“[The doctor] said this is going to sting a little bit and it hurt like crazy. But you know what, if he didn’t clean out that wound, it would have never healed. I would have got gangrene. I would have died from it. And what has happened with this country, we have put Band-aids on things that need to be cleaned out. It’s going to take some pain for us to do the things that we need to do to right the ship.”


Over the weekend, the Associated Press published a pair of articles looking at the contradictions in the long careers of Democrat Roy Barnes and Republican Nathan Deal, two candidates for governor.

The opening paragraphs on Deal:

Nathan Deal is running for governor as a tax-cutting fiscal conservative.

But as a state senator in 1989, he voted to boost the state’s sales tax by one penny, which experts say remains the largest tax increase in Georgia’s history.

Deal said the vote 21 years ago doesn’t undercut his credentials and points to a long tally of votes since that one — most in Congress — which prove he has been a champion of keeping taxes low.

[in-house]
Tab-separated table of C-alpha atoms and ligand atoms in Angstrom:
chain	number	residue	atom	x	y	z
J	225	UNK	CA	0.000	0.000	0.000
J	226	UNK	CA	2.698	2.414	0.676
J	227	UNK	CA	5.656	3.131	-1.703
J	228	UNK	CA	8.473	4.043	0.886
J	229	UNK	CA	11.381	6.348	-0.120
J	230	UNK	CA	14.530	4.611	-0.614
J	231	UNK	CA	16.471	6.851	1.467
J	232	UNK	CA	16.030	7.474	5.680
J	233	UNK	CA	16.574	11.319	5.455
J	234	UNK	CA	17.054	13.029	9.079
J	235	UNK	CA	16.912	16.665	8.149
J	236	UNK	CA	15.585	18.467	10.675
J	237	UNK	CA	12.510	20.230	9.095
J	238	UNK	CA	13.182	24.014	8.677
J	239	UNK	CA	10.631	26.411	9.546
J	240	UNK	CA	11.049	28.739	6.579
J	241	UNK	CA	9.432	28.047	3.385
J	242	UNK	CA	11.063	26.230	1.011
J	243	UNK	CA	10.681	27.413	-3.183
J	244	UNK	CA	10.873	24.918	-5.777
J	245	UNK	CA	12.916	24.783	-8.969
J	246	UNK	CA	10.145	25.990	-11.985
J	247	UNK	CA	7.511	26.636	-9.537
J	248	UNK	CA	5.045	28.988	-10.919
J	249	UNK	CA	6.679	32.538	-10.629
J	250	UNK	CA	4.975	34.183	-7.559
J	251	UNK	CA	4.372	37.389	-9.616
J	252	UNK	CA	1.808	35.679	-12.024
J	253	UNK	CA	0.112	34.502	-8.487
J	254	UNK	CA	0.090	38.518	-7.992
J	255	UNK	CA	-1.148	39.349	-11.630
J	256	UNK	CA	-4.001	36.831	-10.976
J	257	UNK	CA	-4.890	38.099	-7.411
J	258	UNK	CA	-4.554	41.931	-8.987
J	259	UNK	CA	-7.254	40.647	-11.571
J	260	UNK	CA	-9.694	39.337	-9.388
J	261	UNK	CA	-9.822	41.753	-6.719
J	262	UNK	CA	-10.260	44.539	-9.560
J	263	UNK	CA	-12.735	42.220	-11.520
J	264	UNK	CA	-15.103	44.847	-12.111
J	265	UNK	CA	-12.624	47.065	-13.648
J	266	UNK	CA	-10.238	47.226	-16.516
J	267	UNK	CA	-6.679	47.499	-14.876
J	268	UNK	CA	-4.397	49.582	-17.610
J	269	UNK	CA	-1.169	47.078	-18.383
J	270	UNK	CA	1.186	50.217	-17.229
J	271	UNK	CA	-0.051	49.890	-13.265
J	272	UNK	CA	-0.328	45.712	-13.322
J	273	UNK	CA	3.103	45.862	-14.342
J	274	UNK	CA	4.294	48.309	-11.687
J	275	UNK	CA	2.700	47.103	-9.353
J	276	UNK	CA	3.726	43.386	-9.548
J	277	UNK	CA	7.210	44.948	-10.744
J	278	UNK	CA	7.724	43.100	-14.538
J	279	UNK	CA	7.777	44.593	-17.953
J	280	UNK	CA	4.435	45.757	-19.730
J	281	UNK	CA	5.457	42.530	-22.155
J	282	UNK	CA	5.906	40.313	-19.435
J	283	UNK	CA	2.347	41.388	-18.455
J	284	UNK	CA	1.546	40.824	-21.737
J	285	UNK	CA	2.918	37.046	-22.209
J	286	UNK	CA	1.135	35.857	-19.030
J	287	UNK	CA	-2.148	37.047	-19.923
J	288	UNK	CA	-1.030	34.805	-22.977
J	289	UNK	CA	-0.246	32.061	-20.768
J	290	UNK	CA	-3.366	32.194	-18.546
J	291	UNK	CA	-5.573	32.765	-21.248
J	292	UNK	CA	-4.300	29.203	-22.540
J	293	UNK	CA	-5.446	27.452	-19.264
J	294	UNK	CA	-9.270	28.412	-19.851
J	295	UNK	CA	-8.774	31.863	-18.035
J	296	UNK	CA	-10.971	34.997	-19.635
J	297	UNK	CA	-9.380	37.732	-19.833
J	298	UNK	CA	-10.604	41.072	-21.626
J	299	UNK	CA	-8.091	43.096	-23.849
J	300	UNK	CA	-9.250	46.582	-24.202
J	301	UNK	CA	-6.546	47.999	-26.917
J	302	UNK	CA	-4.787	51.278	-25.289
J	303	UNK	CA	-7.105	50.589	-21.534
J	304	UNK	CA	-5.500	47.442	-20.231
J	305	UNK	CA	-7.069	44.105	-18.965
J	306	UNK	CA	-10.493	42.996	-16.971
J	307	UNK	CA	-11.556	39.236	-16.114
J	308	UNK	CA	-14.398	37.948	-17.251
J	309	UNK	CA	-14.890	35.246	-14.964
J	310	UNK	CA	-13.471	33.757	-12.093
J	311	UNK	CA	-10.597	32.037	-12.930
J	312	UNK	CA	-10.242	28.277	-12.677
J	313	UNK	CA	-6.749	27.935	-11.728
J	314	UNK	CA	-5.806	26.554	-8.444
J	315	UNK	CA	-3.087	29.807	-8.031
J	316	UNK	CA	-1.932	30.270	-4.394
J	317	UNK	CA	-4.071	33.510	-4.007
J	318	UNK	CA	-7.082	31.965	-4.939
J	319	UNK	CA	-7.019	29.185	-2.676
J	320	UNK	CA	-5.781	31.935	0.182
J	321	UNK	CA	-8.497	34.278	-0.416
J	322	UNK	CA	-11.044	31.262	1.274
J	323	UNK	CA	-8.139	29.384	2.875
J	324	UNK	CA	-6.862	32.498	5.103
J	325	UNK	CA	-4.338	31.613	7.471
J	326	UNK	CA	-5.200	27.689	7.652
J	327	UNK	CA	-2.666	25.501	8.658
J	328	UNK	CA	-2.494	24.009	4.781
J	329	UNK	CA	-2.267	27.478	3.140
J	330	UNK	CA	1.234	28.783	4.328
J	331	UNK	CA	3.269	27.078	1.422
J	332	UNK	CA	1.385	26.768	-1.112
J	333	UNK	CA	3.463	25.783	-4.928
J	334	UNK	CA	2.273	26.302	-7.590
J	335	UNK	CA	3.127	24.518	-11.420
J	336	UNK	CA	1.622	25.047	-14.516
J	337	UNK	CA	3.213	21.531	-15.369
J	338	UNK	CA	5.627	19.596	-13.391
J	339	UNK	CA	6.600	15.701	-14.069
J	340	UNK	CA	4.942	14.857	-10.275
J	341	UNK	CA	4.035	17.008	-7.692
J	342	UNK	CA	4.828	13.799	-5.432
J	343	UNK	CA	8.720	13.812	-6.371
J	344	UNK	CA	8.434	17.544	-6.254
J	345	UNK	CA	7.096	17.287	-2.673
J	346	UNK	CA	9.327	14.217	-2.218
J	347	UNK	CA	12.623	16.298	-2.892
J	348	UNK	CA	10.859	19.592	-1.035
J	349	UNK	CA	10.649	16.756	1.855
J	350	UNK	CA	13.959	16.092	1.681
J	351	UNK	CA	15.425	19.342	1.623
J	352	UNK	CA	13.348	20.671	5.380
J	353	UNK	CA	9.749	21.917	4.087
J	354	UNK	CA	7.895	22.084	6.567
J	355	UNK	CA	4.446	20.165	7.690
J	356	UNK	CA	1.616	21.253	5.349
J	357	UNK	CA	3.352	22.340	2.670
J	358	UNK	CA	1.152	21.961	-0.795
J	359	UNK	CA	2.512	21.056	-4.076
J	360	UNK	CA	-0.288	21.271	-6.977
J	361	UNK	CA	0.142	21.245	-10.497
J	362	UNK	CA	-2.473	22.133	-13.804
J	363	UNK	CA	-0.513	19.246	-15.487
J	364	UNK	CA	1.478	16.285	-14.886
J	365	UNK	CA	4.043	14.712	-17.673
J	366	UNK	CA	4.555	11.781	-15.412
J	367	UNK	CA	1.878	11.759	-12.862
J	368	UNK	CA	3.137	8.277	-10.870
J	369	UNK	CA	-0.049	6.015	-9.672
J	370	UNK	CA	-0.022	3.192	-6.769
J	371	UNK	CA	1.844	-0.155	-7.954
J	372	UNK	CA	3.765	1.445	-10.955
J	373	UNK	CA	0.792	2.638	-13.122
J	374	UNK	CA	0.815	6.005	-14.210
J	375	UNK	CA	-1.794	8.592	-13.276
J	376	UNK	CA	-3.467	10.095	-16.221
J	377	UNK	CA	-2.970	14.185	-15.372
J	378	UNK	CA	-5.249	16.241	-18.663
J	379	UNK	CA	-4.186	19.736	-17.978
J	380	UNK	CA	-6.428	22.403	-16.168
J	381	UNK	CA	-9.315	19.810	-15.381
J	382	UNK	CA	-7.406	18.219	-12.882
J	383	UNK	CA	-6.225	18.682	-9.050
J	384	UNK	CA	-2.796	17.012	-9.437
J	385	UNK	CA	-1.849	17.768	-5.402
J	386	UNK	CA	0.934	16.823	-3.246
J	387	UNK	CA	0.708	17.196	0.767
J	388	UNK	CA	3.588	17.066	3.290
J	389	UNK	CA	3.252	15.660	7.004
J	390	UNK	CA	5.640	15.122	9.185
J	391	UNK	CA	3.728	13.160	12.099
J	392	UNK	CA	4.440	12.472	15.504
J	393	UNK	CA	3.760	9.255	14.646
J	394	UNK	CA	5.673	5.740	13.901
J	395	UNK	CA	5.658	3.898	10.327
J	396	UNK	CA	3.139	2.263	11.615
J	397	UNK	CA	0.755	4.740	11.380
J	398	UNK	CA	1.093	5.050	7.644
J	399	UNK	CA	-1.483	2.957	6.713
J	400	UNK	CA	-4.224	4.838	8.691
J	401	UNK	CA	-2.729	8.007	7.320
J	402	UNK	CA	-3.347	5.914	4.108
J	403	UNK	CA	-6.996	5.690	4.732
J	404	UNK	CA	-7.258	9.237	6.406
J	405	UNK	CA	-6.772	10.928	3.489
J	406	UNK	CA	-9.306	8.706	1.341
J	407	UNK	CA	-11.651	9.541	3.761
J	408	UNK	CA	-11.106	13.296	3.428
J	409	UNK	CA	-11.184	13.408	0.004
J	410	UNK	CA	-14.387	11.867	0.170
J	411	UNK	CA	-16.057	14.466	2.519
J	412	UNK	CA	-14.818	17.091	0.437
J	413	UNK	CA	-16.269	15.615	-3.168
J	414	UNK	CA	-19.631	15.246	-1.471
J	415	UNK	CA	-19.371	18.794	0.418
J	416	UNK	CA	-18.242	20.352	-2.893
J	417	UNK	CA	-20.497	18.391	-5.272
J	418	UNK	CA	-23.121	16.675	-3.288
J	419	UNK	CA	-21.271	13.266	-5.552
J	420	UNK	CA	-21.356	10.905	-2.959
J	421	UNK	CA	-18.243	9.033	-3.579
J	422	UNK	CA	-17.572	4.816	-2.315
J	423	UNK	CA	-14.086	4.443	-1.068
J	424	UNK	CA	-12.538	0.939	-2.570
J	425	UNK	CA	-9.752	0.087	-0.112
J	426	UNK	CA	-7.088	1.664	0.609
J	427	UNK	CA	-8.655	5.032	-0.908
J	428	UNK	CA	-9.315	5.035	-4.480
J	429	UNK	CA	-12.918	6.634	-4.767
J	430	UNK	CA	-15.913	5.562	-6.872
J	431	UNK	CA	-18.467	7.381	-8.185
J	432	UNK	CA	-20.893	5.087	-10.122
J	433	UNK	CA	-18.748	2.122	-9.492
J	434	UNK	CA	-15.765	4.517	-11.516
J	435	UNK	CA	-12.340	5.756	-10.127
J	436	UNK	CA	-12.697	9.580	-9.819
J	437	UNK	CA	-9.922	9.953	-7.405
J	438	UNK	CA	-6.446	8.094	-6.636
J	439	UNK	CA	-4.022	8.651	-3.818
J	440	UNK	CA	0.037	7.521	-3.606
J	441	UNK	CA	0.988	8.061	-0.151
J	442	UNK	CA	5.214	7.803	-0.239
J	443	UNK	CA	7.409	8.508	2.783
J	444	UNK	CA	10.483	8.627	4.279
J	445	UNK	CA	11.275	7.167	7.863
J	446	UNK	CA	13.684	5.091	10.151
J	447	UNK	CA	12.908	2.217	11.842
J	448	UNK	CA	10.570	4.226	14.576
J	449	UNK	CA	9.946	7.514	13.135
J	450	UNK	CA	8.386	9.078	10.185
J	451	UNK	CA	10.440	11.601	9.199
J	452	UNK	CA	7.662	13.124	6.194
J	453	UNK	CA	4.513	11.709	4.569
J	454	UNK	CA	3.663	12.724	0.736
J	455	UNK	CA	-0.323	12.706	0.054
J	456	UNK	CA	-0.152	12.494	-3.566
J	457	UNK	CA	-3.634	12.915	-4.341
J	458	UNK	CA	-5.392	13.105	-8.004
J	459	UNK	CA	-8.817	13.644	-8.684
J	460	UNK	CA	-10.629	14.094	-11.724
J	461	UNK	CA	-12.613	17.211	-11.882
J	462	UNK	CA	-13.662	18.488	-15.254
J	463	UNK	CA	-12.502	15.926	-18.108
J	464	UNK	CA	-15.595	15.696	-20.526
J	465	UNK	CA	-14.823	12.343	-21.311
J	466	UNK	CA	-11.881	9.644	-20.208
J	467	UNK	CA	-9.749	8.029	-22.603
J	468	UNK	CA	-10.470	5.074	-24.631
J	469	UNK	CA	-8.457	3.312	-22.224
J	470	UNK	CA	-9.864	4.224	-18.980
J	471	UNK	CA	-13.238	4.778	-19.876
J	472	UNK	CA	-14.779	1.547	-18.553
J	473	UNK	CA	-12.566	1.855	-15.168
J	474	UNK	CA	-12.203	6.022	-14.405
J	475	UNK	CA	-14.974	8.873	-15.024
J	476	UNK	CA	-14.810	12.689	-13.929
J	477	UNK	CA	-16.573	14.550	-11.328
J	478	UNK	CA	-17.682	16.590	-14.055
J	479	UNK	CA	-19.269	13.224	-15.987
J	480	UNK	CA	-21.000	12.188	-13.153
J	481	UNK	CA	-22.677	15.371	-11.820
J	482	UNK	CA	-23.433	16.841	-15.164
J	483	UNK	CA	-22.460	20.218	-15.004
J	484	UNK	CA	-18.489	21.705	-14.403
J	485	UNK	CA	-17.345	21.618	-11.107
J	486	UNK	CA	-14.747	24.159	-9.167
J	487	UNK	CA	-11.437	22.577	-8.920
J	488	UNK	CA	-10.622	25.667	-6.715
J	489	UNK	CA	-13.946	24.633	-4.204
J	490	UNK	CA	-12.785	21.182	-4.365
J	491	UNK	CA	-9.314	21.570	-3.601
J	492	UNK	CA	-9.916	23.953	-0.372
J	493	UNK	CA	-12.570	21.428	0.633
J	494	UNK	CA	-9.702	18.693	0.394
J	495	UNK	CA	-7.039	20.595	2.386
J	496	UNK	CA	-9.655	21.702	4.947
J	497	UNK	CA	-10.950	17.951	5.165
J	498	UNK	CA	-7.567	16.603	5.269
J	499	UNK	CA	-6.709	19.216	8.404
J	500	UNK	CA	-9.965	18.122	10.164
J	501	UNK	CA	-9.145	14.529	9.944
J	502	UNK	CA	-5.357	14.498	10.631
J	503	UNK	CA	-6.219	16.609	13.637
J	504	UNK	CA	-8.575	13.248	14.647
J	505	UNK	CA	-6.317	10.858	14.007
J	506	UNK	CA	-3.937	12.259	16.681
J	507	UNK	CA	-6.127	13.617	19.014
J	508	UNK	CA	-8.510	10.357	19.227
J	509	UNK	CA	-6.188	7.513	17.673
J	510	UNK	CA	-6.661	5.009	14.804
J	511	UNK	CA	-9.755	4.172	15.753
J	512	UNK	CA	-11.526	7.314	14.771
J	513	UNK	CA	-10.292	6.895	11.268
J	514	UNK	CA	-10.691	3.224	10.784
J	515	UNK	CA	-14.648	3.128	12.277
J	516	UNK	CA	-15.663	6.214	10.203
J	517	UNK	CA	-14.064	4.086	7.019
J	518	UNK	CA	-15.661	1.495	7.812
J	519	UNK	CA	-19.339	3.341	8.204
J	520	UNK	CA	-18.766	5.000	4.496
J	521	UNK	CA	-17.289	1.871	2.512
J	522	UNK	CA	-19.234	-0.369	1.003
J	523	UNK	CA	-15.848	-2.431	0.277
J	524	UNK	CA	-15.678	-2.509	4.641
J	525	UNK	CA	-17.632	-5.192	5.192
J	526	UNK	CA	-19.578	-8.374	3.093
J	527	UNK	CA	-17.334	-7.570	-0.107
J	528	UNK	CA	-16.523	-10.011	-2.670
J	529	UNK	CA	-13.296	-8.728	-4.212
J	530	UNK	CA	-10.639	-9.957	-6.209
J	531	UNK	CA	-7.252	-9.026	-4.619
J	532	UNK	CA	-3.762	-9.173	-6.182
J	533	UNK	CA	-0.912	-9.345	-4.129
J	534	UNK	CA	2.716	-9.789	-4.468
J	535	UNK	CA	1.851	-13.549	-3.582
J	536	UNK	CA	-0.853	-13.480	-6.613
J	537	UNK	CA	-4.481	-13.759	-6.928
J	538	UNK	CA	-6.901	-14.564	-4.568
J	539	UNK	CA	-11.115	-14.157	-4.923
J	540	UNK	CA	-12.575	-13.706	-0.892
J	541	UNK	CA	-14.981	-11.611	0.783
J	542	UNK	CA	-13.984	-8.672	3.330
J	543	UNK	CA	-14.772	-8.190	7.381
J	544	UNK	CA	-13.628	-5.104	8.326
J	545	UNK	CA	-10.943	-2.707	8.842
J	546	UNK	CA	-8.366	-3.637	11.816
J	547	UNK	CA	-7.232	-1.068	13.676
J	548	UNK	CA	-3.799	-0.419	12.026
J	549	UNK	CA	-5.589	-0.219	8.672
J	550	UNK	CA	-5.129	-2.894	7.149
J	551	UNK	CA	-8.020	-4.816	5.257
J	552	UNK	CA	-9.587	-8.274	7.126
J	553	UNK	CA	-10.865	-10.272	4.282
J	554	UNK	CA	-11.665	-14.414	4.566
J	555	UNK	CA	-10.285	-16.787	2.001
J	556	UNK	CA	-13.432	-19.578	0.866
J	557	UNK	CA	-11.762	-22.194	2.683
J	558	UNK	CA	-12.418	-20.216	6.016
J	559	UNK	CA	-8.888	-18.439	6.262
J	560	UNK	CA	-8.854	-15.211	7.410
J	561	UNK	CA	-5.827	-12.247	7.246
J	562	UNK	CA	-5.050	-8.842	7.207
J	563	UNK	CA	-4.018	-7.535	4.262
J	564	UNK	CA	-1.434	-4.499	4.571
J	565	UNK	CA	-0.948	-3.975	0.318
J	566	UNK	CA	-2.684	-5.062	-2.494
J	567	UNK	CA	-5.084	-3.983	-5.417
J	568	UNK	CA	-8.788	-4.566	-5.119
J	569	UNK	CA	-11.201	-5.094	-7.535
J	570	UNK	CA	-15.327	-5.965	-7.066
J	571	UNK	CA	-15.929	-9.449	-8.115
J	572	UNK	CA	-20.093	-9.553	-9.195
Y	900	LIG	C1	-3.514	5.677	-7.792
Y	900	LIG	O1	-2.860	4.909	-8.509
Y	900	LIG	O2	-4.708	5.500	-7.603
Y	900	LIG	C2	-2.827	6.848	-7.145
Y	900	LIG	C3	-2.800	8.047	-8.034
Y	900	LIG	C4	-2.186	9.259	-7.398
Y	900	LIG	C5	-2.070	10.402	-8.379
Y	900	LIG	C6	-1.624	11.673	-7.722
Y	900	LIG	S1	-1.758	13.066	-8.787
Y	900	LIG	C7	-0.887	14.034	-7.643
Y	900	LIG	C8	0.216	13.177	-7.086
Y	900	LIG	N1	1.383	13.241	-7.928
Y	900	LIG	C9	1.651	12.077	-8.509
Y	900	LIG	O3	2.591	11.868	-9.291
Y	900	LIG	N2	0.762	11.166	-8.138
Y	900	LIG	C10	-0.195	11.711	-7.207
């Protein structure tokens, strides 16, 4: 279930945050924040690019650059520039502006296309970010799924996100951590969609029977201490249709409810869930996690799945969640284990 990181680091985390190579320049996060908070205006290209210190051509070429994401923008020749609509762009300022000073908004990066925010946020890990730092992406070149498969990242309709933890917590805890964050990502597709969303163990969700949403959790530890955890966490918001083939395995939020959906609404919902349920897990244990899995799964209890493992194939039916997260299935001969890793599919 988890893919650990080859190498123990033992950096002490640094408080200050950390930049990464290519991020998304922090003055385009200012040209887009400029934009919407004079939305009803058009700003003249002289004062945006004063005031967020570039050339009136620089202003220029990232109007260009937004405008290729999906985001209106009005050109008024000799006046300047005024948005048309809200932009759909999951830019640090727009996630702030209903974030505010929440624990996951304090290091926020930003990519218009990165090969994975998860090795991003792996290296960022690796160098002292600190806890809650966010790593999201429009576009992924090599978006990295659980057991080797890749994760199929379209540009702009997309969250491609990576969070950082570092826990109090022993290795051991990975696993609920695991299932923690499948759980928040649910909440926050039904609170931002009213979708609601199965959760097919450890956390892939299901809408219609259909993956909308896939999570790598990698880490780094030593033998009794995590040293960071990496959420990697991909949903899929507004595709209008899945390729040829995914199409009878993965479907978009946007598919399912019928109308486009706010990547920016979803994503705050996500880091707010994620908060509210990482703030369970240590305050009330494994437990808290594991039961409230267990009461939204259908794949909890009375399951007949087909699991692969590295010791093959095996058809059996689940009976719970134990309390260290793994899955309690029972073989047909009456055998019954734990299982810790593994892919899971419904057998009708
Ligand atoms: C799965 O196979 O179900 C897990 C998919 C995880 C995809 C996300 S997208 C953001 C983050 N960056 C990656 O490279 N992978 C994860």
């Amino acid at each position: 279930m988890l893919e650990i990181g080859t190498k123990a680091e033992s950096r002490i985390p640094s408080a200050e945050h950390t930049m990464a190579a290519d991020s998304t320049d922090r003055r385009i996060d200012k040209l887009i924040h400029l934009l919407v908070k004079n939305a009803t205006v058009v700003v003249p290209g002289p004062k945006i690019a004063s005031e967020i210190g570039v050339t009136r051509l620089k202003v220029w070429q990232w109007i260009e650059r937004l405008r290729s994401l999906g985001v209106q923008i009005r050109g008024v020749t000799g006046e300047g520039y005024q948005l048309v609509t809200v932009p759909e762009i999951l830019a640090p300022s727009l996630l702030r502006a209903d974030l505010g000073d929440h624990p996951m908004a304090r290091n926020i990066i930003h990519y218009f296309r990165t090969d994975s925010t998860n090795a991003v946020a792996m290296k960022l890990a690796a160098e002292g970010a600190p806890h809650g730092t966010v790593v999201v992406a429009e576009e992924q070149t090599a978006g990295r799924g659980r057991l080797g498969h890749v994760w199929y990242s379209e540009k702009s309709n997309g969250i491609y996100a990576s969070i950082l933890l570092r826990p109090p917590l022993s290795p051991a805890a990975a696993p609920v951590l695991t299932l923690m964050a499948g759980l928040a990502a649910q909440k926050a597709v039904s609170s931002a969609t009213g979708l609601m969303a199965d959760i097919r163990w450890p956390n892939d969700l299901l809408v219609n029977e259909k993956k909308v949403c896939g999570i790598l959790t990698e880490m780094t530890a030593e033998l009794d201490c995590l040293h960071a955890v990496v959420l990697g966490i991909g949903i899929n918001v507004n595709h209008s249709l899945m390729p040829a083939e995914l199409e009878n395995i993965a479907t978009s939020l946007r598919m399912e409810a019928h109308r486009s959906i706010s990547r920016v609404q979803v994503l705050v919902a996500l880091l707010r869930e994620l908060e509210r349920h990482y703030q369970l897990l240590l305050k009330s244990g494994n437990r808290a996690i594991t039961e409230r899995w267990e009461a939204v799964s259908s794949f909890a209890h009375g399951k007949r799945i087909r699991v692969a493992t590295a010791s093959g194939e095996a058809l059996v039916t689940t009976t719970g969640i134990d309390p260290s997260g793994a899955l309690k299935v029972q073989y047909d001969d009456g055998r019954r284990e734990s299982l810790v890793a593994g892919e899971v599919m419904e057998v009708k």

“It was a vote that I felt was appropriate. I do believe in consumption-based taxes, and it was consistent with that,” Deal said of the sales tax vote, noting that the final bill exempted some food from taxation.

Deal has held office for almost 29 consecutive years, and that long experience serves as the foundation of his campaign. It also furnishes a telling look at how some of his views have shifted over the years.

The 1989 vote wasn’t the first time he backed the penny sales tax increase. Records show that in 1984, he voted for a Senate resolution that would have boosted the state sales tax from 3 percent to 4 percent, with the proceeds split between education and property tax relief. The measure fell just short of the needed supermajority. Deal also sponsored a measure that would have placed a tax on alcoholic beverages to help fund treatment for alcoholics.

For Deal, the most obvious change over the years is party affiliation. He was elected to the state Senate and later to Congress as a Democrat. But in 1995, he swapped parties and became a Republican, adding to the ranks of then-U.S. House Speaker Newt Gingrich’s Republican revolution on Capitol Hill.

And on one critical issue in particular, Deal acknowledges he has had a change of heart: abortion.

Deal — who says he is now firmly against abortion except in cases where the mother’s life is at risk — cast a handful of votes favoring abortion rights early in his congressional career, according to congressional records. In one, he opposed an amendment that would have forced family planning clinics to notify parents two days before providing an abortion to a minor.